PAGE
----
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Transferrin (rs3811647) gene polymorphism in iron deficiency anemia

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Molecular Cytogenetics20147 (Suppl 1) :P38

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  • Transferrin
  • Gene Polymorphism
  • Iron Deficiency
  • School Child
  • Iron Deficiency Anemia


Iron-deficiency anemia (IDA) is the most common type of anemia, caused by inadequate iron availability for hemoglobin production due to the lack of dietary iron or insufficient uptake of iron. Transferrin (TF) exerts a crucial function in the maintenance of systematic iron homeostasis. The expression of the TF gene is controlled by transcriptional mechanism, although little is known about its influence on IDA. Hence, the aim of the current investigation was to determine the functional polymorphism (rs3811647) of TF gene in iron deficiency anemia.

Material and methods

A total of 207 school children of age from 12-16 years were selected from Government High School Seetaphalmandi, Secunderabad, Andhra Pradesh and screened for iron deficiency. Out of which 70 school children had iron deficiency anemia with hemoglobin levels less than 11.5 g/dl and 137 were normal. Demographic details and blood samples were obtained from all the subjects. Genotyping was carried out by tetra-primer ARMS PCR followed by agarose gel electrophoresis, and appropriate statistical analysis.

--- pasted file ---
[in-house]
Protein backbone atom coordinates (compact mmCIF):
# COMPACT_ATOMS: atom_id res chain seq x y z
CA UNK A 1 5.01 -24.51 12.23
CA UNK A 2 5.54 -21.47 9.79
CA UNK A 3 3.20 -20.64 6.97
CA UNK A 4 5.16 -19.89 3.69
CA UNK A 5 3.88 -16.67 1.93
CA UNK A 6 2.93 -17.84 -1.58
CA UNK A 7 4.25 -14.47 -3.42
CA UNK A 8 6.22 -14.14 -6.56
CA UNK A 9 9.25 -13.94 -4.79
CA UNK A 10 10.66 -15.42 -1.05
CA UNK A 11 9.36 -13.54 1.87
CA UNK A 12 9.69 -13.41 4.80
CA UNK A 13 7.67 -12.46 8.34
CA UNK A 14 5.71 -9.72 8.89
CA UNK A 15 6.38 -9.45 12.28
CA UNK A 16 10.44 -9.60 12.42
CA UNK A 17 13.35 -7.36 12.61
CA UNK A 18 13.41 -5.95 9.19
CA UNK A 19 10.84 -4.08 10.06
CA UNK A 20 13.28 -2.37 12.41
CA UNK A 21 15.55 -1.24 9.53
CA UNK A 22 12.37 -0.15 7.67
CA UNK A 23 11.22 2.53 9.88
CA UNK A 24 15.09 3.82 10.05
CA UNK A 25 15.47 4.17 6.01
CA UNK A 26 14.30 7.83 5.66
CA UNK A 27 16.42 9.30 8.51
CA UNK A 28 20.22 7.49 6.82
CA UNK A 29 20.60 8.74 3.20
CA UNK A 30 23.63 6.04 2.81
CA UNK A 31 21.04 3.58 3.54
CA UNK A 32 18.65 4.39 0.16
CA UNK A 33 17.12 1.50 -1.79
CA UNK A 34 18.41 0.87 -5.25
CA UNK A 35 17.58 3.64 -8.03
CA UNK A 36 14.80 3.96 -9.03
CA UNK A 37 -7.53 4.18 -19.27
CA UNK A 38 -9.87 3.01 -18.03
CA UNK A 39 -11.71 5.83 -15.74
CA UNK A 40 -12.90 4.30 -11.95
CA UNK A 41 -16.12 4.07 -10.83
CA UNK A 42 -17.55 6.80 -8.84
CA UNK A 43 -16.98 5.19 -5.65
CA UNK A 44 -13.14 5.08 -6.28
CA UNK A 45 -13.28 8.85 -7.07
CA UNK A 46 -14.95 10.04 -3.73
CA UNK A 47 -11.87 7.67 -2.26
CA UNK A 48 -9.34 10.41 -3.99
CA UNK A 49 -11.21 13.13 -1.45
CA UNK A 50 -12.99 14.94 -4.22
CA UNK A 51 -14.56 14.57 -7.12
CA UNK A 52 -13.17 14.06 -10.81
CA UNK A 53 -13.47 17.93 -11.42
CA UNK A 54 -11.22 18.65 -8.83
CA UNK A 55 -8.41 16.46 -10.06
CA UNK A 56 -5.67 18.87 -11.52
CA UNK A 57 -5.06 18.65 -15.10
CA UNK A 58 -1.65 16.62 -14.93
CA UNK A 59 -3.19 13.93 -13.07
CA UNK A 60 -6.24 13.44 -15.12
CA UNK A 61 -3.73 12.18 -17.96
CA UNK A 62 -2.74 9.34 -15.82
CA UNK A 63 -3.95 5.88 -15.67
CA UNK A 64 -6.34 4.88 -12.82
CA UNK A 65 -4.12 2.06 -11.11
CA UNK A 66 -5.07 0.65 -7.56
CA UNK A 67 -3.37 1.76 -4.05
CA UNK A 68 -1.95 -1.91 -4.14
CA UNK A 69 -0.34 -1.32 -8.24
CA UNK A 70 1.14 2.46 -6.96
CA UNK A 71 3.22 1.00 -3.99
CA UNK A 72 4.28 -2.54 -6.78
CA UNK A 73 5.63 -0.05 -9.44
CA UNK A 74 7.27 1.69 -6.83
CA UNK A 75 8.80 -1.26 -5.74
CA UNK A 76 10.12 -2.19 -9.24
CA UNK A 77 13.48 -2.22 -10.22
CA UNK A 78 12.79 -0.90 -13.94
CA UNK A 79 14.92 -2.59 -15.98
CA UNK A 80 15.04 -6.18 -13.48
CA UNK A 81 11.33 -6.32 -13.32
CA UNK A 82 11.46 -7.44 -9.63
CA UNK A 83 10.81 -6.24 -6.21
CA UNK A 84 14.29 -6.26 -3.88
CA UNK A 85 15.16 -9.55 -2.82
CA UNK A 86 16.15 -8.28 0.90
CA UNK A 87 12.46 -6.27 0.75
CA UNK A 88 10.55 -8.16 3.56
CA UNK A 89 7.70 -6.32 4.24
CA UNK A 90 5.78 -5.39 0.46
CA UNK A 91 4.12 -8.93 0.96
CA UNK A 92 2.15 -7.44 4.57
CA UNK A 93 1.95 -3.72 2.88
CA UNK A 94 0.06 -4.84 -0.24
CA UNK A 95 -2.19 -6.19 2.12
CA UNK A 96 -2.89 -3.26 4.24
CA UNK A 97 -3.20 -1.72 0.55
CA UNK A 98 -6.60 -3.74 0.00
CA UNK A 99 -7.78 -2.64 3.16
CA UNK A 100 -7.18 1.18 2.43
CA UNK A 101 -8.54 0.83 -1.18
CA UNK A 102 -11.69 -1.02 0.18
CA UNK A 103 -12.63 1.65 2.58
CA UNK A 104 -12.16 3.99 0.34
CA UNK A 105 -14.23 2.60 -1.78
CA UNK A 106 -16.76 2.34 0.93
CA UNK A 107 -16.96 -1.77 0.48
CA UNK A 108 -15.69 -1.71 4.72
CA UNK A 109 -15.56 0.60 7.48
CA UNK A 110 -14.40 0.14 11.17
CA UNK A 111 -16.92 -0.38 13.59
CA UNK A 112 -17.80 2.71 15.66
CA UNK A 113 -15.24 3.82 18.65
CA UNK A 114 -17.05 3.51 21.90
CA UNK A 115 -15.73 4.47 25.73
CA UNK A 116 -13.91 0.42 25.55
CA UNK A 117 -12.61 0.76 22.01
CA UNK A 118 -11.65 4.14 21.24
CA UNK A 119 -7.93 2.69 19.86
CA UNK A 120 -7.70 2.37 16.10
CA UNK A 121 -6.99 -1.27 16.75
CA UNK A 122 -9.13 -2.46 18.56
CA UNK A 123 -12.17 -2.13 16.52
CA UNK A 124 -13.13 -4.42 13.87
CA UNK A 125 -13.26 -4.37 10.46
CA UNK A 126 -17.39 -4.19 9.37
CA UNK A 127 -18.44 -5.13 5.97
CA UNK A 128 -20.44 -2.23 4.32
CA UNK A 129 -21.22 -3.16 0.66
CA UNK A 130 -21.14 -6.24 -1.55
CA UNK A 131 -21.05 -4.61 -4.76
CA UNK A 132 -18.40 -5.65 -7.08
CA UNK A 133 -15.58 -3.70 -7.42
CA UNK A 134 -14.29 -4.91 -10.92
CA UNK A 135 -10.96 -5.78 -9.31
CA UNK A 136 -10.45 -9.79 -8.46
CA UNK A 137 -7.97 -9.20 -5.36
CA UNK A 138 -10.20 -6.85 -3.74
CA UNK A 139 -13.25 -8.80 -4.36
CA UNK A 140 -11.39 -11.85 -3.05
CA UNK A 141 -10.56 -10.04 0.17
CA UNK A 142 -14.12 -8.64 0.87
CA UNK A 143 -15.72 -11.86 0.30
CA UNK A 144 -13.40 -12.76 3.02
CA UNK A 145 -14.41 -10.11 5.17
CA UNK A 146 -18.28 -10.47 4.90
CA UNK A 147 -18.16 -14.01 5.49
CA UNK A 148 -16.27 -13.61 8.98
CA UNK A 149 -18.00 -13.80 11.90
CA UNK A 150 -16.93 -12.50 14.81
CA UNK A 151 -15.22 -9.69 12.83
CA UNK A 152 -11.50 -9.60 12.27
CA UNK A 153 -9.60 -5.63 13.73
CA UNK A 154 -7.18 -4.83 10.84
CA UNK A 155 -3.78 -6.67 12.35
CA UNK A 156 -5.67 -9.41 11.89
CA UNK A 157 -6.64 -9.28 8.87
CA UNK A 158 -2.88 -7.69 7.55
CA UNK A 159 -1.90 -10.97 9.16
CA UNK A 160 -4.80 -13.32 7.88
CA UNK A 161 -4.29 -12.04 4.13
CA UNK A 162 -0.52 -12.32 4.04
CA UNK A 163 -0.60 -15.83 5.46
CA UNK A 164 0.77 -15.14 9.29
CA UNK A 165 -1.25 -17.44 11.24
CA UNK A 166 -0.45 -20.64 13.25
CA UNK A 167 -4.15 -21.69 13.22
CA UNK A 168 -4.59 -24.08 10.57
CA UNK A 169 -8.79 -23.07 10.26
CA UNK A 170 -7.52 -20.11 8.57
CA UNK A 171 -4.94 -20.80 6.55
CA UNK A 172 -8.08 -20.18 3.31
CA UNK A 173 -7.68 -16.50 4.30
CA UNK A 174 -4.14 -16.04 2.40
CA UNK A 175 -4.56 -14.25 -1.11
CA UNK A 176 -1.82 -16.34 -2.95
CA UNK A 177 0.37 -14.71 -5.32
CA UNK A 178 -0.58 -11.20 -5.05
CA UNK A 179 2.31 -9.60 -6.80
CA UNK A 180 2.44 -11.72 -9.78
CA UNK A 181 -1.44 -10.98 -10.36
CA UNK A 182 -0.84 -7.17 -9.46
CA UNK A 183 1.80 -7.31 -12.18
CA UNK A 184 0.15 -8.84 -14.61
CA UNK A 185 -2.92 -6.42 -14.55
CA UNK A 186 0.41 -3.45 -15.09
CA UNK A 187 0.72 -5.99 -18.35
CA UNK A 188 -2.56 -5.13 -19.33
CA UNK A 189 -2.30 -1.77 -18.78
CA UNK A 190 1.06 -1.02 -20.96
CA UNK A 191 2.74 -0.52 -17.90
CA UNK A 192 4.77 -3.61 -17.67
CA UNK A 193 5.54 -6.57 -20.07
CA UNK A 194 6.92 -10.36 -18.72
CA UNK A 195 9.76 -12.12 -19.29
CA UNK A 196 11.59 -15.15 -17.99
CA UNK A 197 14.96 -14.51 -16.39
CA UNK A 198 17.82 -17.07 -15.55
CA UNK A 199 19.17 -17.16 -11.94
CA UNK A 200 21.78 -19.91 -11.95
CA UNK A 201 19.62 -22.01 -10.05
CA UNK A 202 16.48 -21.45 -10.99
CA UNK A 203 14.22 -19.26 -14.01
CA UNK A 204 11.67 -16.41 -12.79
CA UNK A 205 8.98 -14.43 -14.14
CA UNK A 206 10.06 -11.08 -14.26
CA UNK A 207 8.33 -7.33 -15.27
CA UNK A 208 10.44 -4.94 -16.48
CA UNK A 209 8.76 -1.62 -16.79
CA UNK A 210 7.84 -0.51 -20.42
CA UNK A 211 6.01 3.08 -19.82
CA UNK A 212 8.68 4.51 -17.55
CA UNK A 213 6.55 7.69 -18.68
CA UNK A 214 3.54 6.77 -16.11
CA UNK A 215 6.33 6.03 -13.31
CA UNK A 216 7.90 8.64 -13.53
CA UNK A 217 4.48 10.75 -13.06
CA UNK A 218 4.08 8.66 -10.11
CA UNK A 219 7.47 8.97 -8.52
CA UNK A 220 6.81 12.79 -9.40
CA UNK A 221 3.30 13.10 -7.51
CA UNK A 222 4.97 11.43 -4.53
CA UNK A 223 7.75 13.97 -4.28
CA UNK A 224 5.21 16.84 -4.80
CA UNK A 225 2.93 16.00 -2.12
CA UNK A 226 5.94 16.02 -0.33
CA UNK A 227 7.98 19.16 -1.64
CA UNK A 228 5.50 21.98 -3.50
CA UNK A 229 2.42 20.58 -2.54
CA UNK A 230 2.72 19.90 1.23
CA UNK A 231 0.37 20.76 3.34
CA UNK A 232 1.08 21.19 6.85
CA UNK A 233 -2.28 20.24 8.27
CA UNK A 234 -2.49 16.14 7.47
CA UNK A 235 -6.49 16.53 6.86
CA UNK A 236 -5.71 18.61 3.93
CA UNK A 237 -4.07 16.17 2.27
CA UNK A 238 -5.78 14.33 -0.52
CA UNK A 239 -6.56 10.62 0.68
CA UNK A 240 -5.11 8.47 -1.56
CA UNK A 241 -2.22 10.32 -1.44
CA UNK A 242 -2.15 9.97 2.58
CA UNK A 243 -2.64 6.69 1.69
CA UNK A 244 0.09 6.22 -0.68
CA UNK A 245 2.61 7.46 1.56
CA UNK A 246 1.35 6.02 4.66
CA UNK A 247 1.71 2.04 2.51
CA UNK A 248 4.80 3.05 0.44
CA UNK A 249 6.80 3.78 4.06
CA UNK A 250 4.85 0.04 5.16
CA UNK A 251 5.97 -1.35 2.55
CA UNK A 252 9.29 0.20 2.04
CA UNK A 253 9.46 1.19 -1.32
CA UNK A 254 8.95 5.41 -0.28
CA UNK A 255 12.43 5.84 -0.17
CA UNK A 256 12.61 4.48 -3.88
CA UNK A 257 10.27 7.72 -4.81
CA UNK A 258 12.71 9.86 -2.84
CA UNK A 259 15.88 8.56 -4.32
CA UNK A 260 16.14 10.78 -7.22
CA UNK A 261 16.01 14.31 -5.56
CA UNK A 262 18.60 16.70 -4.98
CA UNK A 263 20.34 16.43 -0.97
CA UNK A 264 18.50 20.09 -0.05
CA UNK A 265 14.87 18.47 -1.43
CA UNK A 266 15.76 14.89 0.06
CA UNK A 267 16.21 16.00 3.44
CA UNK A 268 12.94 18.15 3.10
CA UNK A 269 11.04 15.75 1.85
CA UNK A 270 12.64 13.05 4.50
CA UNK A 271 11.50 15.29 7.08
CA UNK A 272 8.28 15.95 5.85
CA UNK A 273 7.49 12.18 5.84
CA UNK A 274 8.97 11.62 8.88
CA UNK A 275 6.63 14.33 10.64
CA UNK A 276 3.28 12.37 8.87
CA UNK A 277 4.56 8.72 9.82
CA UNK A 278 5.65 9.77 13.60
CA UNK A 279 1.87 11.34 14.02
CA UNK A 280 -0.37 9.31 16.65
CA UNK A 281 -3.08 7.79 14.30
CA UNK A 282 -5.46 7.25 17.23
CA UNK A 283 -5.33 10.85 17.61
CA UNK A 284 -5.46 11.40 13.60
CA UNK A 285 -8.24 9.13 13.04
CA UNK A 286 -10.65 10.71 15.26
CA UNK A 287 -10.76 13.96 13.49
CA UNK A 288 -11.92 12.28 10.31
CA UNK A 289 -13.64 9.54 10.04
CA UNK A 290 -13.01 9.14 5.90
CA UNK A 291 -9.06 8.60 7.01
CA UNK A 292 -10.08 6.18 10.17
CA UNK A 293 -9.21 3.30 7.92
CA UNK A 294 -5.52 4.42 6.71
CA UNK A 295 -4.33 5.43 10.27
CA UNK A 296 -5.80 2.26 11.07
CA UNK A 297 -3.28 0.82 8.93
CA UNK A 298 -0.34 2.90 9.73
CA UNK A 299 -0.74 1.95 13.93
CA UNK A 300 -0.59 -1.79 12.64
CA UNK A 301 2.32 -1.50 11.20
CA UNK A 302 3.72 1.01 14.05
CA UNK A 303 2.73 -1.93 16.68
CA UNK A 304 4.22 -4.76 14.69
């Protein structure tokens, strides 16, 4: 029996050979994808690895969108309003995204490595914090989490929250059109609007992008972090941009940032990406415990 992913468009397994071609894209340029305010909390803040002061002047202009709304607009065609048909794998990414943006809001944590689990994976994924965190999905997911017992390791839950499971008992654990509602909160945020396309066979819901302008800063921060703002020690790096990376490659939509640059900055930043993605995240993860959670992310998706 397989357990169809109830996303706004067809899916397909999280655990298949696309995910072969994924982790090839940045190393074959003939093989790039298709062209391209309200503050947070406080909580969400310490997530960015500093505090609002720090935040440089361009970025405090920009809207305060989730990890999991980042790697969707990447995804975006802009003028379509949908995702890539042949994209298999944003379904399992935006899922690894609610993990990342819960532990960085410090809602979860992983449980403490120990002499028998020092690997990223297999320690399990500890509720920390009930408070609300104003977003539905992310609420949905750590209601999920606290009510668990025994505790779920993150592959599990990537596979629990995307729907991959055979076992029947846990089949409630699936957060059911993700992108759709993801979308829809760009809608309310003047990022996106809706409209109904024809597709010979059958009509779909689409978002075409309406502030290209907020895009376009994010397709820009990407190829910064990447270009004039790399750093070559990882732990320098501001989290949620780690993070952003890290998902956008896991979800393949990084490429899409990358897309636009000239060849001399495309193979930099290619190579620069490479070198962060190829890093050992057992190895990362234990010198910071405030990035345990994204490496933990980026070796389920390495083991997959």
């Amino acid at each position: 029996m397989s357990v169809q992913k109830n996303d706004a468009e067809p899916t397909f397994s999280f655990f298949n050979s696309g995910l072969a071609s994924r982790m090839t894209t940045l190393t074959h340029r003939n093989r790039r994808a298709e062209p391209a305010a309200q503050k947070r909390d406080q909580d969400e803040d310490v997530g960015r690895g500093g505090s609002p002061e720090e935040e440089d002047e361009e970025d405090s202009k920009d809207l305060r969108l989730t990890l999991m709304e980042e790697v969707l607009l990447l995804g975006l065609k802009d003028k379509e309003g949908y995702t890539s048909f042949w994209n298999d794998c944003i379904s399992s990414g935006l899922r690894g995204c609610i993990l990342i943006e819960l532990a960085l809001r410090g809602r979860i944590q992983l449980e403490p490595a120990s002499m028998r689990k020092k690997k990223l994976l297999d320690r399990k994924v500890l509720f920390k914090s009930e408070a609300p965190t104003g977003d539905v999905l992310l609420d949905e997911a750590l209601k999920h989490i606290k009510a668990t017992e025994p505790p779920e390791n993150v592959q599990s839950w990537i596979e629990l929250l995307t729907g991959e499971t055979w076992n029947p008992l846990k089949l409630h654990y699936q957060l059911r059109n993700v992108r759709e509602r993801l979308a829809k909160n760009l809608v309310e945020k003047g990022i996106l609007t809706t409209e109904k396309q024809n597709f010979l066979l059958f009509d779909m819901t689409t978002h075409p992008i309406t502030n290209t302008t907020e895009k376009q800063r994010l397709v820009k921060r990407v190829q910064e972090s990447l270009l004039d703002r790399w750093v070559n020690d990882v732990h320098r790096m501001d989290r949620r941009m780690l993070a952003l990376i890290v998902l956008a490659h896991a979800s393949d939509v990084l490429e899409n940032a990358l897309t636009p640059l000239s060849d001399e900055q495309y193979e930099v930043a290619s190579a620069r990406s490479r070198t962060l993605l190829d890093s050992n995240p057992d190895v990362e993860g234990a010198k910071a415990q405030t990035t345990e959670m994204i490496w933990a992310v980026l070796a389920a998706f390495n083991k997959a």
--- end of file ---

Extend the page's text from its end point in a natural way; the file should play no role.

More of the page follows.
The genotype distribution of TF (rs3811647) region were 4.3% (AA), 81.4% (AG) and 14.3% (GG) in iron deficient children compared to 8% (AA), 72.3% (AG), and 19.7% (GG) in normal children. No significant variation was observed with respect to the allelic distribution [OD = 1.035 (0.67 – 1.59), p = 0.917] in the IDA group when compared to normal group.


There was no significant association of the TF (rs3811647) gene polymorphism with iron deficiency anemia. Thus, our study highlights the importance of other genetic variants influencing the outcome of iron deficiency anemia. However, larger samples have to be analyzed to confirm the same.

Authors’ Affiliations

Institute of Genetics and Hospital for Genetic Diseases, Osmania University, Hyderabad, India
Department of Genetics, Osmania University, Hyderabad, India


© Manjari et al; licensee BioMed Central Ltd. 2014

This article is published under license to BioMed Central Ltd. This is an Open Access article distributed under the terms of the Creative Commons Attribution License (, which permits unrestricted use, distribution, and reproduction in any medium, provided the original work is properly cited. The Creative Commons Public Domain Dedication waiver ( applies to the data made available in this article, unless otherwise stated.